Alternative fertiliser pasture study findings published
Fiona Leech, Senior Agriculture Advisor, Yass.
Alternative fertiliser products are commonly promoted for use on pastures as a means to improve pasture productivity and support a more ‘healthy’ soil microbial environment. However, minimal field research has been conducted to validate such claims. A six year study (2009 – 2014) was conducted on phosphorus (P) deficient soils at three sites near Yass, NSW, to investigate the effect of top-dressing typical native perennial grass-based pastures with a range of alternative fertilisers and with single superphosphate.
- The results showed minimal influence of alternative fertilisers on highly resilient soil microbial communities.
- Farmers should continue to use economic rationales associated with pasture productivity response to guide their decision making around the choice of fertilisers to apply.
Photo: Growth present in a number of the plots in spring 2014, the 6th year of the study at the 'Kia-Ora' site, near Bookham
The alternative fertiliser products trialled included manures, composts, crushed rock, rock phosphate-derived products, concentrated ash and microbial products. Annual measurements were made of soil chemical properties, pasture yield and botanical composition during winter and/or spring as well as the relative effectiveness of products per unit of pasture grown. Soil microbial community structure under each fertiliser treatment was also analysed in the sixth year of the study.
Fertiliser products with substantial quantities of P resulted in significantly higher pasture production and clover content in pastures compared to the unfertilised control treatment. The solubility of the P present in the products also played a key role in the pasture response. Products consisting of a high proportion of plant available P resulted in a quick pasture growth response compared to products containing very slow release forms of P, which showed a delayed pasture growth response. The cost-effectiveness of the products in relation to pasture growth varied considerably and was a function of rate and frequency of application as well as amount and solubility of P applied.
Despite large differences in pasture growth across the various fertiliser treatments, there was no significant effect of the alternative fertiliser treatments on microbial community structure compared with either the superphosphate or unfertilised control treatments. The observed variation in bacterial, fungal and archaeal community structures across all fertiliser treatments was best explained by soil pH or aluminium concentration, which was influenced differentially by the fertiliser products. Fungal community structure was also correlated to pasture productivity parameters, that included pasture yield, clover percent and soil available P.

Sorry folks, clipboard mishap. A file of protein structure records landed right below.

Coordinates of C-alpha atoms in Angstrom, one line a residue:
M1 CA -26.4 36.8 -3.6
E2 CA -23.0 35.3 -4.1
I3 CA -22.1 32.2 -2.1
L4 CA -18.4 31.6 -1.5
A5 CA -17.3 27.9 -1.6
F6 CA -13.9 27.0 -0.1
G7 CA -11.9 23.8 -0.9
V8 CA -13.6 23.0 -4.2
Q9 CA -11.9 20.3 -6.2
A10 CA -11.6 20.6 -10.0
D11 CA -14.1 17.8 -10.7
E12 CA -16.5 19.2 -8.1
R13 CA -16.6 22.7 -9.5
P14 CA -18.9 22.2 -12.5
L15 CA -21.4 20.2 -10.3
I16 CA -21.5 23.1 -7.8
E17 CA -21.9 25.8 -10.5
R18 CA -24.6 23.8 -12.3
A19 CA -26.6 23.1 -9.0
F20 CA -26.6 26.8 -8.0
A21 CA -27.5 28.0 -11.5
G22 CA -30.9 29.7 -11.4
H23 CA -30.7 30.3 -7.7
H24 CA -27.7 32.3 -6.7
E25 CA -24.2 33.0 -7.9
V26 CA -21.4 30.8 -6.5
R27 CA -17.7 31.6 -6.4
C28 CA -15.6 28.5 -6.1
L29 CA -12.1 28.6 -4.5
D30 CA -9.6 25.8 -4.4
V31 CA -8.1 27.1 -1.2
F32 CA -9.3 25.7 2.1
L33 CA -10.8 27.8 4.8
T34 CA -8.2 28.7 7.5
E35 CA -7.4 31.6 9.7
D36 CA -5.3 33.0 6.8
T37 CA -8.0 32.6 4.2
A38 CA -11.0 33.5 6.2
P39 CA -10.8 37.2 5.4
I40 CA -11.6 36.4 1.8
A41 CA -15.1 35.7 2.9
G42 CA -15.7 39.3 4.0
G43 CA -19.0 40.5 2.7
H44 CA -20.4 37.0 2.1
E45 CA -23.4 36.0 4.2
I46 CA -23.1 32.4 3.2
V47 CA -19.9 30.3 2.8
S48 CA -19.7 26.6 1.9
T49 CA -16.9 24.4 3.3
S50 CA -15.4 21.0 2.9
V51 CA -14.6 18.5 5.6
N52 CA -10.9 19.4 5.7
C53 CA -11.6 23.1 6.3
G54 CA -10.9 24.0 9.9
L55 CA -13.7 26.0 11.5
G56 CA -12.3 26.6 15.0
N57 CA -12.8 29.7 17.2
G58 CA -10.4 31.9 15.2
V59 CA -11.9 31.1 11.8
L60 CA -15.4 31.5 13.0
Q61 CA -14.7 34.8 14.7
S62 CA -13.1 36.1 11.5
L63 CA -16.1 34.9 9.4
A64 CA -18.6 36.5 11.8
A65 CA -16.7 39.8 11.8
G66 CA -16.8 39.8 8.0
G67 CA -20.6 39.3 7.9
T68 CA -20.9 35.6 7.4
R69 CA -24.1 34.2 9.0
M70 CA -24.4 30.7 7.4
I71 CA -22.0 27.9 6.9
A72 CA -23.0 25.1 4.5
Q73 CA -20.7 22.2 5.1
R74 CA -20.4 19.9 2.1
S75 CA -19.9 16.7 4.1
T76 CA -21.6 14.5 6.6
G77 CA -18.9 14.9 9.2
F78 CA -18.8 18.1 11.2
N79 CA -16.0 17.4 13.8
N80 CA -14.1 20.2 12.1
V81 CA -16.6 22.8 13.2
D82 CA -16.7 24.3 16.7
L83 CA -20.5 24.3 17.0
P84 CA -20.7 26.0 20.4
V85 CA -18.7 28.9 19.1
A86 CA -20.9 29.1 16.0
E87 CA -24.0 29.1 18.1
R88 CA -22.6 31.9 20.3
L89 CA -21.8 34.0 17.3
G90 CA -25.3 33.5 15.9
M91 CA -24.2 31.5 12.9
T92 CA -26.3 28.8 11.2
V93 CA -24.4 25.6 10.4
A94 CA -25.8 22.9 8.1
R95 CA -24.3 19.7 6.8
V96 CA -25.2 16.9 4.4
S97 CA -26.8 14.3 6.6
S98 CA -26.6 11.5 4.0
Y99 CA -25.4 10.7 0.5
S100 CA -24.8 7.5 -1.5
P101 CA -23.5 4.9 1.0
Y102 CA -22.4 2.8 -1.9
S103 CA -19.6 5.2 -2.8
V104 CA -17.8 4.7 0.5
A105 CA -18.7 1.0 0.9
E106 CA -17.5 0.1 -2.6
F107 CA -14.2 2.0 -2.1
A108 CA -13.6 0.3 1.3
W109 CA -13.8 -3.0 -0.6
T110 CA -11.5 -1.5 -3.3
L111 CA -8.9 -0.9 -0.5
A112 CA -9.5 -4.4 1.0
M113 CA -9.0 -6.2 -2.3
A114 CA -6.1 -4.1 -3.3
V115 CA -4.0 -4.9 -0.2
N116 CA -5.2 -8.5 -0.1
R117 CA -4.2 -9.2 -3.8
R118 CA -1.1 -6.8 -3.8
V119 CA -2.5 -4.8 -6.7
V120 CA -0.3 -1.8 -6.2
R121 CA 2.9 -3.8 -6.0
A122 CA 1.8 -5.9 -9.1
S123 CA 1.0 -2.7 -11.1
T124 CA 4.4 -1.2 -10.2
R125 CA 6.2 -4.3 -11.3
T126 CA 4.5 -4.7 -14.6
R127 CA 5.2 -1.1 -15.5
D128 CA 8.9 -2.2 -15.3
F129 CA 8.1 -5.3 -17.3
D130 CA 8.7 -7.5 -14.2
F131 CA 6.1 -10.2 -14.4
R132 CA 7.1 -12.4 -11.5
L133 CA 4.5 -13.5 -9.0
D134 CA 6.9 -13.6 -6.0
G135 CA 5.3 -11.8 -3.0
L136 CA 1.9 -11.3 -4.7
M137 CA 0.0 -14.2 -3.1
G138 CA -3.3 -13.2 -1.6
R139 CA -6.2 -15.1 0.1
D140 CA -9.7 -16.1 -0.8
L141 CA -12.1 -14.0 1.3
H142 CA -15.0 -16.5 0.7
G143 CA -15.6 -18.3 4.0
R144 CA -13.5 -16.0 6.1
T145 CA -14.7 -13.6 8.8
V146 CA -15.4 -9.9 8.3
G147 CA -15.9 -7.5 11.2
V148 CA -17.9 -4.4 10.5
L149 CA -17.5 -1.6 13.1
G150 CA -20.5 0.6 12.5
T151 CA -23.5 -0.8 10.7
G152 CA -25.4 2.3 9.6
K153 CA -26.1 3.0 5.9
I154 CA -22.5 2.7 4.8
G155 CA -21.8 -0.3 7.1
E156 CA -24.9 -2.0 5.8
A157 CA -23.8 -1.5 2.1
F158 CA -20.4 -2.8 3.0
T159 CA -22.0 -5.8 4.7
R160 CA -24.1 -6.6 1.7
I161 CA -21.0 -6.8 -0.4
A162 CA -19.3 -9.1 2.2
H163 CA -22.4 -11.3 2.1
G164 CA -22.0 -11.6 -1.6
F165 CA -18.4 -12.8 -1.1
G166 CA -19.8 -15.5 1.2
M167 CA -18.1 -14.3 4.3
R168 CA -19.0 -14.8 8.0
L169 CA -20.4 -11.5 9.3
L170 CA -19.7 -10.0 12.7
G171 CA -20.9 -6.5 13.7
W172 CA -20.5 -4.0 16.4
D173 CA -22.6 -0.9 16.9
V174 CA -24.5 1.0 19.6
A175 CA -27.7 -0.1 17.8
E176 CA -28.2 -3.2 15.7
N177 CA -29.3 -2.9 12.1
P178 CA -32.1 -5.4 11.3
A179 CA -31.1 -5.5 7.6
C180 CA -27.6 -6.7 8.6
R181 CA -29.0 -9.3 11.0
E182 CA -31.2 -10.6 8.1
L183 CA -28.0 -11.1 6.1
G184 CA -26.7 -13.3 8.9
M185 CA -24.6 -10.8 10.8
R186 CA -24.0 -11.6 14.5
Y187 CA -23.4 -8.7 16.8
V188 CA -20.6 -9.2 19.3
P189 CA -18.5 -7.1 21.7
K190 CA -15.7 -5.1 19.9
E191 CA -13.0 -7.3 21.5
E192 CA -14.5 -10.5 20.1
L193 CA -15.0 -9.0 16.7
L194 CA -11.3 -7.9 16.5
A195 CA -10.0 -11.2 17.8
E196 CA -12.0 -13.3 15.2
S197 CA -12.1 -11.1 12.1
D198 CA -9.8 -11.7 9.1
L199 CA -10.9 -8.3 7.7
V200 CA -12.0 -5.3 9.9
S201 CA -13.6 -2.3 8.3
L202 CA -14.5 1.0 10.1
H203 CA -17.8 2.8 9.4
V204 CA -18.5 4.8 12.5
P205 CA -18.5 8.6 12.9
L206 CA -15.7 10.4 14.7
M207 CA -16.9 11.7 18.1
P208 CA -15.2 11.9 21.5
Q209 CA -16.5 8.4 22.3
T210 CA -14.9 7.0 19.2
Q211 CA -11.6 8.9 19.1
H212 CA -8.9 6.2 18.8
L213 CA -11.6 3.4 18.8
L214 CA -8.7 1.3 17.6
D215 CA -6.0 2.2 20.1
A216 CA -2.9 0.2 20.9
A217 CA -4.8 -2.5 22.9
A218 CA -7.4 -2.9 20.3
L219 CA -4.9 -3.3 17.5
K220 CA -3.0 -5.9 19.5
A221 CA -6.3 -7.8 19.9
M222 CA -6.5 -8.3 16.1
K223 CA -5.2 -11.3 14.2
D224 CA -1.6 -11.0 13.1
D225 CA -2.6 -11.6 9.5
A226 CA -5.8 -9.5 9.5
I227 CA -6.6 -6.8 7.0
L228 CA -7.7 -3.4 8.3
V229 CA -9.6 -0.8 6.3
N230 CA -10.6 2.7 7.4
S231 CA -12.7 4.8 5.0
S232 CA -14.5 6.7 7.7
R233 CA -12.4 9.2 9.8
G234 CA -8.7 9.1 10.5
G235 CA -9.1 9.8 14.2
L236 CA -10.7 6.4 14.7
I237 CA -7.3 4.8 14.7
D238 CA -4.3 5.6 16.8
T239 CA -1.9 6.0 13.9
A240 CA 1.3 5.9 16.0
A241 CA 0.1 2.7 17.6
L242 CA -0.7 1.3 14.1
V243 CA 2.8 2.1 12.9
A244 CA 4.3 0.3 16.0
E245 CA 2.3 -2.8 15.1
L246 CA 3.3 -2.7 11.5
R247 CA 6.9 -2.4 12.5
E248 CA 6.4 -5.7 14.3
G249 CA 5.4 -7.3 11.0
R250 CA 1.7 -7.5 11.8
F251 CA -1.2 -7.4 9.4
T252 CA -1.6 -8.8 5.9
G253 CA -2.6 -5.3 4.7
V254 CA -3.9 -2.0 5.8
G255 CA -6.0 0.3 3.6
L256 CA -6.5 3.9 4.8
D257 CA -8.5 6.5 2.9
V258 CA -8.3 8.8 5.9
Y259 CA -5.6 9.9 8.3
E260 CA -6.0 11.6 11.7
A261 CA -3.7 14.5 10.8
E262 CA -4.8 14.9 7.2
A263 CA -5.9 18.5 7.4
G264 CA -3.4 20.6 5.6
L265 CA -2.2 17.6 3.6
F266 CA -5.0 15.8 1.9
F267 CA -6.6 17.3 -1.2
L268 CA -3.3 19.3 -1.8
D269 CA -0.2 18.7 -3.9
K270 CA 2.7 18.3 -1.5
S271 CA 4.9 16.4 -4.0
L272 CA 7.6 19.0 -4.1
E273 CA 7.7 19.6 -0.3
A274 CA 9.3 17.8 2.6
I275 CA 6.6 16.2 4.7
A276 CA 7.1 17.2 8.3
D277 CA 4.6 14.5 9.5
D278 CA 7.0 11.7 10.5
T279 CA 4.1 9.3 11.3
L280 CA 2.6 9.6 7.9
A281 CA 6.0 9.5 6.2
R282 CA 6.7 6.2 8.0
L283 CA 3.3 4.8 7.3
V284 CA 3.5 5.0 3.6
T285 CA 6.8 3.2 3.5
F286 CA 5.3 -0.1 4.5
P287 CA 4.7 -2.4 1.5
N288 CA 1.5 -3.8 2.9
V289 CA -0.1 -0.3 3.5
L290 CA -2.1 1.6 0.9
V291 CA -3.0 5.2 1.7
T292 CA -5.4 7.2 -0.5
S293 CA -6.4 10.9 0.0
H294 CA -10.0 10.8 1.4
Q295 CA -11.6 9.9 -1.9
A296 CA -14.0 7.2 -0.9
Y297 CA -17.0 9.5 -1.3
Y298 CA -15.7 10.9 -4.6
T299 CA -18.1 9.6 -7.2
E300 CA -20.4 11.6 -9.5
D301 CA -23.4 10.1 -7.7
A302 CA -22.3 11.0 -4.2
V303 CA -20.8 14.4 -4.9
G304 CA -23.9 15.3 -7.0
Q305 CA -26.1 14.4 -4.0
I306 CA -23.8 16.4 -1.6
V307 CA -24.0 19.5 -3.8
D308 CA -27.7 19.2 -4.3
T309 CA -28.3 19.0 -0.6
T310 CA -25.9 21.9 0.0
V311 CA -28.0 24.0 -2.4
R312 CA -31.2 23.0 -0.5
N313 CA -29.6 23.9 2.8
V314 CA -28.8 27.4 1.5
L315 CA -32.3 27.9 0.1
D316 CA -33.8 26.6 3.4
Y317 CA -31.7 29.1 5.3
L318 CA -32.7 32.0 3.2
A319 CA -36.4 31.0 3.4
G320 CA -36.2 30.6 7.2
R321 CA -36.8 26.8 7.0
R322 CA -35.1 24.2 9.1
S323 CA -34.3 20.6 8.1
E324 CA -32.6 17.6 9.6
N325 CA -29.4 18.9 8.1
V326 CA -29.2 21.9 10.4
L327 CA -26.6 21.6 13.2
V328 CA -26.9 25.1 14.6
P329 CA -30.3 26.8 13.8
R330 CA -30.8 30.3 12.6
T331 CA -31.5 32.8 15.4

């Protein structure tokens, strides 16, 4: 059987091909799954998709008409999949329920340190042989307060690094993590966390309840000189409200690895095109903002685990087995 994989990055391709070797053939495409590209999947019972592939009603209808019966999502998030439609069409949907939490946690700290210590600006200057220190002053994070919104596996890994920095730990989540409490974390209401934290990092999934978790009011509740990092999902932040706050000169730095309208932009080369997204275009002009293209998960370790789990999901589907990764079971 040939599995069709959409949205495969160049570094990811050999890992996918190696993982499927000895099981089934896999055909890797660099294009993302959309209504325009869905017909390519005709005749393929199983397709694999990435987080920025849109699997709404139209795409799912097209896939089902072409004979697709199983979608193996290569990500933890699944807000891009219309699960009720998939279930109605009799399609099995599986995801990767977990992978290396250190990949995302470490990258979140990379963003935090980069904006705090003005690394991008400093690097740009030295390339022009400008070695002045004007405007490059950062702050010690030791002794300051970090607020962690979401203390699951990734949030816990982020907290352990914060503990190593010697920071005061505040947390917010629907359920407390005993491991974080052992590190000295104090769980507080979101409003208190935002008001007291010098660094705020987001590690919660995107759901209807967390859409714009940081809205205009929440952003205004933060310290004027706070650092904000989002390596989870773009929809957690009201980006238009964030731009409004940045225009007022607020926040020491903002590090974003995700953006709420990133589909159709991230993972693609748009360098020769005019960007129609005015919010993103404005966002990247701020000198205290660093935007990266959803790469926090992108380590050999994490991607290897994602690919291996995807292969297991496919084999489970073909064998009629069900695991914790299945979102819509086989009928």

These findings demonstrate a highly resilient soil microbial community that was influenced minimally by use of the alternative fertiliser products. Soil microbial community analysis as a predictor of the productivity of a pasture system is currently not an informative and defined tool to aid on-farm decision making, and the overall findings of this study support this. It is worth noting, however, that for a small number of soil fungal groups a relationship was found to pasture productivity parameters, indicating that in the future it might be possible to identify specific indicator organisms that can be linked to higher or lower levels of pasture production. Understanding relationships between soil microorganisms and pasture production will none-the-less continue to be a significant challenge, given the complexity of the microbe-soil-plant interface.
The key conclusion of the work undertaken is, farmers should continue to use economic rationales associated with pasture productivity response to guide their decision making around the choice of fertilisers to apply. In doing so, they can be re-assured that they are not having a detrimental effect on the microbial communities that are present in the topsoil.
This research study was hosted and supported by Binalong Landcare, subgroup of Harden-Murrumburrah Landcare with trials conducted on properties owned by Bruce and Noeleen Hazell ‘Kia-Ora’ Bookham, Gary and Hansie Armour ‘Te Kooti’ Bookham and Old Bundemar Pty Ltd (former managers Geoff and Fiona Henderson) ‘Glenroy’. Funding was received from NSW DPI, former NSW
Department of Environment and Heritage, former Murrumbidgee Catchment Management Authority, the Australian Government’s National Landcare Program, Woolworths, NSW Local Land Services, Meat & Livestock Australia (E.PDS.1503 Final Report), Sibelco Australia, and Sheep Connect NSW.
Photo: Spring Field day in Oct 2010 on 'Kia-Ora' trial site, Bookham NSW
Details of the research (Comparative effect of alternative fertilisers on pasture production, soil properties and soil microbial community structure) were recently published in CSIRO journal, Crop and Pasture Science,Volume 70 (12) 2019. Authors were ex NSW DPI Agronomist and now Yass based Local Land Services Senior Agricultural Adviser Fiona Leech, Dr. Alan Richardson CSIRO Agriculture & Food, Dr. Michael Kertesz University of Sydney, Beverley Orchard, formerly NSW DPI, Dr. Samiran Banerjee North Dakota State University, and Phillip Graham, formerly NSW DPI.
If you would like a copy of the journal publication please contact Fiona Leech, South East Local Land Services, Yass (Email: email@example.com; Mobile 0427201805).
You can find out more about the project here.
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